All States should support the multilateral negotiations in the Conference on Disarmament for a comprehensive nuclear test ban - a "priority objective" of the international community in the field of disarmament and non-proliferation - the General Assembly stated on 16 December.
Acting on the recommendation of its First Committee (Disarmament and International Security), the Assembly, by resolution 48/70, urged the Conference on Disarmament to "proceed intensively" in its negotiation of a "universal and internationally and effectively verifiable treaty".
The Assembly also stressed (48169) that pending the conclusion of such a ban, nuclear-weapon States should "suspend all nuclear-test explosions through an agreed moratorium or unilateral moratoria". Such unilateral steps announced earlier by several nuclear-weapon States were welcomed.
More controversial was a ban on nuclear weapon use, opposed by most Western countries. In adopting resolution 48/76 B by a vote of 120 to 23, with 24 abstentions, the Assembly once again asked the Conference on Disarmament to commence negotiations on the subject, providing a fourarticle draft convention prohibiting the "use or threat of use under any circumstances".
Negotiating a verifiable ban on the production of fissile material for nuclear weapons or other nuclear explosive devices was also recommended resolution (48/75 L).
In resolution 48/75 C, the Assembly requested a "short report" on nonproliferation of weapons of mass destruction and of vehicles for their delivery.
Welcoming bilateral steps in nuclear disarmament, the Assembly, among other things, encouraged (48/75 B) the United States, the Russian Federation Belarus, Kazakhstan and Ukraine t "continue their cooperative effort aimed at eliminating nuclear weapon and strategic offensive arms on th basis of existing agreements".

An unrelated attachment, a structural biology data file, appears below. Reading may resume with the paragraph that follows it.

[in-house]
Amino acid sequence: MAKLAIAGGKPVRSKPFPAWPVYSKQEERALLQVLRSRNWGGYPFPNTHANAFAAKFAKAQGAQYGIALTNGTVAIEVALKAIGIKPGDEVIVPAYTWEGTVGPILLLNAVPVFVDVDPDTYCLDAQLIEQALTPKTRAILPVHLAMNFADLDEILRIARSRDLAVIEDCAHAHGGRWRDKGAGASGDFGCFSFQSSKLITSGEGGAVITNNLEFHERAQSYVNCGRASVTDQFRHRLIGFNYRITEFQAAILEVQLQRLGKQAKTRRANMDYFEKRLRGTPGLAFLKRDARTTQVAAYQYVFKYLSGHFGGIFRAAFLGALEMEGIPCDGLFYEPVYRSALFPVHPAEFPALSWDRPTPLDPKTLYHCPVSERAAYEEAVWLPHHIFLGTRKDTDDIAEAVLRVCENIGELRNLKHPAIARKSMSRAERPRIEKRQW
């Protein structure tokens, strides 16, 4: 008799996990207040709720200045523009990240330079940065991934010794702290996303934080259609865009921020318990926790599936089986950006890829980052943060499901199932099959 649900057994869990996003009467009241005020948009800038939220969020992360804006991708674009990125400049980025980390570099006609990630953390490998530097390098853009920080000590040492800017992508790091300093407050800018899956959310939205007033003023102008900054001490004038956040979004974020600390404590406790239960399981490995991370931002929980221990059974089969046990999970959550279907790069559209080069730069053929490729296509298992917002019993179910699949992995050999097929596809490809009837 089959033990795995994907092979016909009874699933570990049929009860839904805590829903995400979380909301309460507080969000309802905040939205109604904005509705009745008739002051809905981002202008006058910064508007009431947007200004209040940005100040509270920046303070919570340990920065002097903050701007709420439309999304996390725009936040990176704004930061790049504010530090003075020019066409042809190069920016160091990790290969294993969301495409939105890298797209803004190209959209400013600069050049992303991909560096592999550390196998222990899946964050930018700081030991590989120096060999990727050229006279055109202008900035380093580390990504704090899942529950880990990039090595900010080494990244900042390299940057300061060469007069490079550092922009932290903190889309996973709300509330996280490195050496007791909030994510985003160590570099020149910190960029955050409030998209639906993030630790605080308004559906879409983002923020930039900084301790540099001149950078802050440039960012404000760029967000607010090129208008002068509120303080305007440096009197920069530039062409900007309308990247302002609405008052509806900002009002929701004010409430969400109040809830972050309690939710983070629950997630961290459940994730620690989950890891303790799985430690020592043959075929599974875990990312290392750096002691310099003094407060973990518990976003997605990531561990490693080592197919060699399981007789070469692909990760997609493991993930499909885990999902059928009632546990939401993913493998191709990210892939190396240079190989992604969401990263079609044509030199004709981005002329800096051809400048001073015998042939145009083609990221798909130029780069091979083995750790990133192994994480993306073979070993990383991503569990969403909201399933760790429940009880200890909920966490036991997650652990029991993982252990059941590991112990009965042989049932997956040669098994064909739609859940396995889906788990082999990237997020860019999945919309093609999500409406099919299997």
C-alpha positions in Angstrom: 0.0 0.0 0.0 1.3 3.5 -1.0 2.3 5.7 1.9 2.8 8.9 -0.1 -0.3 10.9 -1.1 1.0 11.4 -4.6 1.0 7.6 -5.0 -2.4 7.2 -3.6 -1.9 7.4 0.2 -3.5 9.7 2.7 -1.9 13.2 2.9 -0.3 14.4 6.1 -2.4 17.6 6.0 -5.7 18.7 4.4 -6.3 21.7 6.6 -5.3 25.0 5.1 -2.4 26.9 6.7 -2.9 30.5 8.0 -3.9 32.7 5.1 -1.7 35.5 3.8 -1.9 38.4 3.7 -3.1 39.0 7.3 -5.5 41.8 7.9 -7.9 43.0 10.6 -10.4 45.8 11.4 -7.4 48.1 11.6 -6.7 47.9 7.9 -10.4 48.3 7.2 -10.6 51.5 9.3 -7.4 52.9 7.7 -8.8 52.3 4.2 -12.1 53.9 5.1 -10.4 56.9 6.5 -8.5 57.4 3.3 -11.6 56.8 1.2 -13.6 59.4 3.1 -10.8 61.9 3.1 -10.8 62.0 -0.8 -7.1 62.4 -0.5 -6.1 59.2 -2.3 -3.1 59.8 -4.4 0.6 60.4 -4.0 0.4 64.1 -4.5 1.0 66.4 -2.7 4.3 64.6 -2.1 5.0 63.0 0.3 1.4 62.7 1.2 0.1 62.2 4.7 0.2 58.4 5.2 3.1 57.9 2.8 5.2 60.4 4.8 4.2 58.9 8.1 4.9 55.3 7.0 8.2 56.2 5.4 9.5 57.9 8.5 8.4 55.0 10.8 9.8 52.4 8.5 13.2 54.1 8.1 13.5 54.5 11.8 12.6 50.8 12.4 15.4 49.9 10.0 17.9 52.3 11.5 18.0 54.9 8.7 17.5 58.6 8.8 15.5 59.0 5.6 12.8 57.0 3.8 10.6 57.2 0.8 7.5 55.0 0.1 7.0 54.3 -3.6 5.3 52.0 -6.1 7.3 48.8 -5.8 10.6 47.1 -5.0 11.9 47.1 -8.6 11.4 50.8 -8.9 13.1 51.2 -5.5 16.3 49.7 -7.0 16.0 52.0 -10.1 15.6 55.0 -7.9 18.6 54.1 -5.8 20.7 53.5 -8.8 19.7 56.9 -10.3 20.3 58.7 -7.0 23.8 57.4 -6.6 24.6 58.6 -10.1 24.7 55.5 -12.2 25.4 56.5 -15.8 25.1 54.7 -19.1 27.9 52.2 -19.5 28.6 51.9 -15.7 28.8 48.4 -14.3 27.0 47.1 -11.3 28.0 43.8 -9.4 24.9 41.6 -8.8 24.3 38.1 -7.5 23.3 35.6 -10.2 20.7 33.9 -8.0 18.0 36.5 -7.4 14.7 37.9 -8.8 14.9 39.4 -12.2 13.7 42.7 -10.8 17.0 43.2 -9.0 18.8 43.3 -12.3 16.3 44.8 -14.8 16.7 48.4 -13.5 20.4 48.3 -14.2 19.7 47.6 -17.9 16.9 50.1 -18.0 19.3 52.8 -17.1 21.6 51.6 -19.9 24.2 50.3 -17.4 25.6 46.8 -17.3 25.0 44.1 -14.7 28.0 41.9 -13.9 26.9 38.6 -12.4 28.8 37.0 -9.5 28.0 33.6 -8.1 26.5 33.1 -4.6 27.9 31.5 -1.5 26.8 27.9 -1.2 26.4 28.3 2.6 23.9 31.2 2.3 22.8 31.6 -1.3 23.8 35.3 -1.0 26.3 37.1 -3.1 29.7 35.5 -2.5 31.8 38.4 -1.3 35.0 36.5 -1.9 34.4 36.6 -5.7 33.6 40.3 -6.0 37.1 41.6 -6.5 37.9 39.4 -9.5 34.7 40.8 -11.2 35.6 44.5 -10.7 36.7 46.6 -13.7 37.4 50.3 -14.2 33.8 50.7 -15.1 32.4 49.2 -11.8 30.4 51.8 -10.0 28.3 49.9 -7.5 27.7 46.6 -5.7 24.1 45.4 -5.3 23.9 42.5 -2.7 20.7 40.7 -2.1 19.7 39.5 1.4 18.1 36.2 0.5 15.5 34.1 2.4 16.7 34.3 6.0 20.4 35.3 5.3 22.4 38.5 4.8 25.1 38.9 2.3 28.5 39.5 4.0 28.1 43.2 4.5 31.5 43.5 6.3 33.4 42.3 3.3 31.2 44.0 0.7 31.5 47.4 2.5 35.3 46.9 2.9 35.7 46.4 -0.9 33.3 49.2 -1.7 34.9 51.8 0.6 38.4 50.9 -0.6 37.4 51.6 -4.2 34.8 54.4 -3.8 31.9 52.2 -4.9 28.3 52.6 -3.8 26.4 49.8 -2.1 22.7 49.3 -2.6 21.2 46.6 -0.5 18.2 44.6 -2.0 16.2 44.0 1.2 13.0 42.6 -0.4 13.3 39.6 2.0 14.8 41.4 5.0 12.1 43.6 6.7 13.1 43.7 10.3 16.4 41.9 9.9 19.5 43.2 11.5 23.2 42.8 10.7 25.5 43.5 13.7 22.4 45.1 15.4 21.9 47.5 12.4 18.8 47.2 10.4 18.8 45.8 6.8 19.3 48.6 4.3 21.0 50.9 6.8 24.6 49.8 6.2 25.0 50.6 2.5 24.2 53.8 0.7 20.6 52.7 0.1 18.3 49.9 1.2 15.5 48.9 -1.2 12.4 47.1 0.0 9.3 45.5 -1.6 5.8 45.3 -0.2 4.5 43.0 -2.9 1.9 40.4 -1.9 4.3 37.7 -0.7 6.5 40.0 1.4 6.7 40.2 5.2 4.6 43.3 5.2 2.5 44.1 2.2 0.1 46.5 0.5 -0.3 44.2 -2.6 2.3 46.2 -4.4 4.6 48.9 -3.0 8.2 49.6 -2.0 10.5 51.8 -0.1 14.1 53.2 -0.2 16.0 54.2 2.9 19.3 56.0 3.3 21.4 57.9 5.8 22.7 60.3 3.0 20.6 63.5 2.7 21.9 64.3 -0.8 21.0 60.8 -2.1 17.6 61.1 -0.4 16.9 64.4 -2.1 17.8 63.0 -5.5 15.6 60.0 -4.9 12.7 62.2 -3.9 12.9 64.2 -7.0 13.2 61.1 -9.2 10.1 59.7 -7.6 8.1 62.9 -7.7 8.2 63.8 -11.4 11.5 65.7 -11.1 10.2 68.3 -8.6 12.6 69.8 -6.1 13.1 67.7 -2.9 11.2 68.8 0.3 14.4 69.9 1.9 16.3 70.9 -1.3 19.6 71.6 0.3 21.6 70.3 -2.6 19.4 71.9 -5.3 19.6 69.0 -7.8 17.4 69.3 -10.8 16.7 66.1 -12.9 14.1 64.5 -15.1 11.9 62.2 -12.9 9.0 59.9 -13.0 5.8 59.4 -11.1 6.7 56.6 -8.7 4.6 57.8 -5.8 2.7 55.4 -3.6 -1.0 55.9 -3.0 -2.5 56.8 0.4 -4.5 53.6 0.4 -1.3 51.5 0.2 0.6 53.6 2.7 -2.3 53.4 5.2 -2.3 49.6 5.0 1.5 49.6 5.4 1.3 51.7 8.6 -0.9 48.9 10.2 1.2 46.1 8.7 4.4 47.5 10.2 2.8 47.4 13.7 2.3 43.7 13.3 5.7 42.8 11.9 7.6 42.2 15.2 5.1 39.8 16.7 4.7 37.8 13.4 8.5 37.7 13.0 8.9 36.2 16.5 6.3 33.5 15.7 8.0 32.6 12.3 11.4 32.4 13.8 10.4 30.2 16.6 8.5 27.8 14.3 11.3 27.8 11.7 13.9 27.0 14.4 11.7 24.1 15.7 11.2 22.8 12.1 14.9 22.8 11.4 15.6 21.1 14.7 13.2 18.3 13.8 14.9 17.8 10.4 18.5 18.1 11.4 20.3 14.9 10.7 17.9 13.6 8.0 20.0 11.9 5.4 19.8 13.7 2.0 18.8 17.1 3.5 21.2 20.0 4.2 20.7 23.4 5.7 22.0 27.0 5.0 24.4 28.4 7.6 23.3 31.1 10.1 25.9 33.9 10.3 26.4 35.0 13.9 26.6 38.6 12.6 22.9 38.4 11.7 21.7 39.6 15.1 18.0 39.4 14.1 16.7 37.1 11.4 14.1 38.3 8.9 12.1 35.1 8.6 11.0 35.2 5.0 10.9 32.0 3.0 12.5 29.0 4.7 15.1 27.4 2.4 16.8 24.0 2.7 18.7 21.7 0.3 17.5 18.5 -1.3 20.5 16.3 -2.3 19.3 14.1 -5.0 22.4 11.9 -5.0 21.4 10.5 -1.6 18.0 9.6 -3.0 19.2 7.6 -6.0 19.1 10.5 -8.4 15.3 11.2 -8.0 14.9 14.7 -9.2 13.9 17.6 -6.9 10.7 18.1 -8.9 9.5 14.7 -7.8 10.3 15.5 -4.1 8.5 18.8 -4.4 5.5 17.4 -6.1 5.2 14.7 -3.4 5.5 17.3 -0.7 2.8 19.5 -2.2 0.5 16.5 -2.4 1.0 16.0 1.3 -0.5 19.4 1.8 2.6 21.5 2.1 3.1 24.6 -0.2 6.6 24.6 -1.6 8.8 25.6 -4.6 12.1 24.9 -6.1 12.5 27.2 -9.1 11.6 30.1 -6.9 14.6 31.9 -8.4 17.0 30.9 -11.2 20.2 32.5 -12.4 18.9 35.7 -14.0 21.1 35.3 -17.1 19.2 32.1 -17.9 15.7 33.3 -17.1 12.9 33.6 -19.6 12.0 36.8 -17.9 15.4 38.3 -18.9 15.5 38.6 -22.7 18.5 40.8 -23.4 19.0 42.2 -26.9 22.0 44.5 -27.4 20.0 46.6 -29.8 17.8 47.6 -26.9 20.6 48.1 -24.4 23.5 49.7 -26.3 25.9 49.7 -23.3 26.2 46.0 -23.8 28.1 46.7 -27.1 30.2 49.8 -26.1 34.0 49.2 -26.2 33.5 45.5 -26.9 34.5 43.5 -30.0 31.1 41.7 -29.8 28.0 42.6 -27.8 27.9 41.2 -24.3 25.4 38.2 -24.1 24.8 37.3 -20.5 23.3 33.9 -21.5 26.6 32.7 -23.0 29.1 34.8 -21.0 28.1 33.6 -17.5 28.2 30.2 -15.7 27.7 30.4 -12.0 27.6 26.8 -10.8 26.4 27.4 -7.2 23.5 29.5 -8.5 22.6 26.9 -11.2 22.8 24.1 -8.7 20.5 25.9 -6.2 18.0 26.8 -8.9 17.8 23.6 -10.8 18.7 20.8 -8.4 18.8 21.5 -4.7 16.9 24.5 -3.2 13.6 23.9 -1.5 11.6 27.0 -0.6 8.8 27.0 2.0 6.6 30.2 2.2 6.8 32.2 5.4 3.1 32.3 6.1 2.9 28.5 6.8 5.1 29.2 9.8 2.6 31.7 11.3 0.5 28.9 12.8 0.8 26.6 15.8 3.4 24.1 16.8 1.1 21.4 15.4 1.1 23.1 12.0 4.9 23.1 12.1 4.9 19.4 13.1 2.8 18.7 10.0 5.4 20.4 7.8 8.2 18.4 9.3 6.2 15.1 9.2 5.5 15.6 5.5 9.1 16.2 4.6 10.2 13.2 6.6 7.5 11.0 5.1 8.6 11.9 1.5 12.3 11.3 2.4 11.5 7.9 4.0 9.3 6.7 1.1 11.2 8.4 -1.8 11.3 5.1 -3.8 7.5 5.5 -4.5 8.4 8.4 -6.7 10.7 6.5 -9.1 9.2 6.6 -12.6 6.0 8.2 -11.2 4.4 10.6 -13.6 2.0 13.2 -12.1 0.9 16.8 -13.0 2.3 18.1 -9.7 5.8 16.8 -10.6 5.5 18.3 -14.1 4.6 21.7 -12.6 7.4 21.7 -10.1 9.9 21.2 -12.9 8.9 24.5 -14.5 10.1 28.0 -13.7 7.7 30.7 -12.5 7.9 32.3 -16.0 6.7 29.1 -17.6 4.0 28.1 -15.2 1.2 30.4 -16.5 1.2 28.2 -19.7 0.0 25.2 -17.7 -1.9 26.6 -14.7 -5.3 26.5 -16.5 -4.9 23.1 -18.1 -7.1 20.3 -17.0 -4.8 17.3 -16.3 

Compliance with a wide array o arms limitation and disarmament agreements was also urged. In resolution 48/63, the Assembly called upon all States to seriously consider the implications of non-compliance with such accords for international peace and security, as well as for "prospects for further progress in the field of disarmament".
A |broader structure'
Adopting a total of 4 7 resolutions - 24 of them without a vote - the First Committee continued to deal with post-cold-war issues related to international peace and security.
Disarmament should be "integrated into the broader structure of international peace and security rather than be pursued in isolation", Under- Secretary-General for Political Affairs Marrack Goulding told the Committee on 18 October.
In launching the debate, Committee Chairman Adolf Ritter von Wagner of Germany specified that "two seemingly contradictory approaches" narrowing the focus with regard to the traditional disarmament agenda and, at the same time, widening it to "comprise broader issues of peace and security" - were to be taken by the Committee, in dealing with its 27 agenda items and 22 sub-items. "Some remarkable political developments of the recent past" should help the Committee to "approach consensus on hitherto intractable issues", he added.
On 9 December, Committee Vice- Chairman Behrouz Moradi of Iran said that with the end of the cold war, some "dormant issues" had resurfaced. Developing countries felt that "non-proliferation initiatives should not compromise the right to have access to material and technology for peaceful purposes" or "replace initiatives on comprehensive elimination of weapons of mass destruction".
On 16 December, the Assembly acted on the bulk of the drafts recommended by the First Committee.
In resolution 48/84 A, it emphasized its commitment to preventive diplomacy and stressed the "great importance of the role of regional arrangements and organizations" in the maintenance of international peace and security. …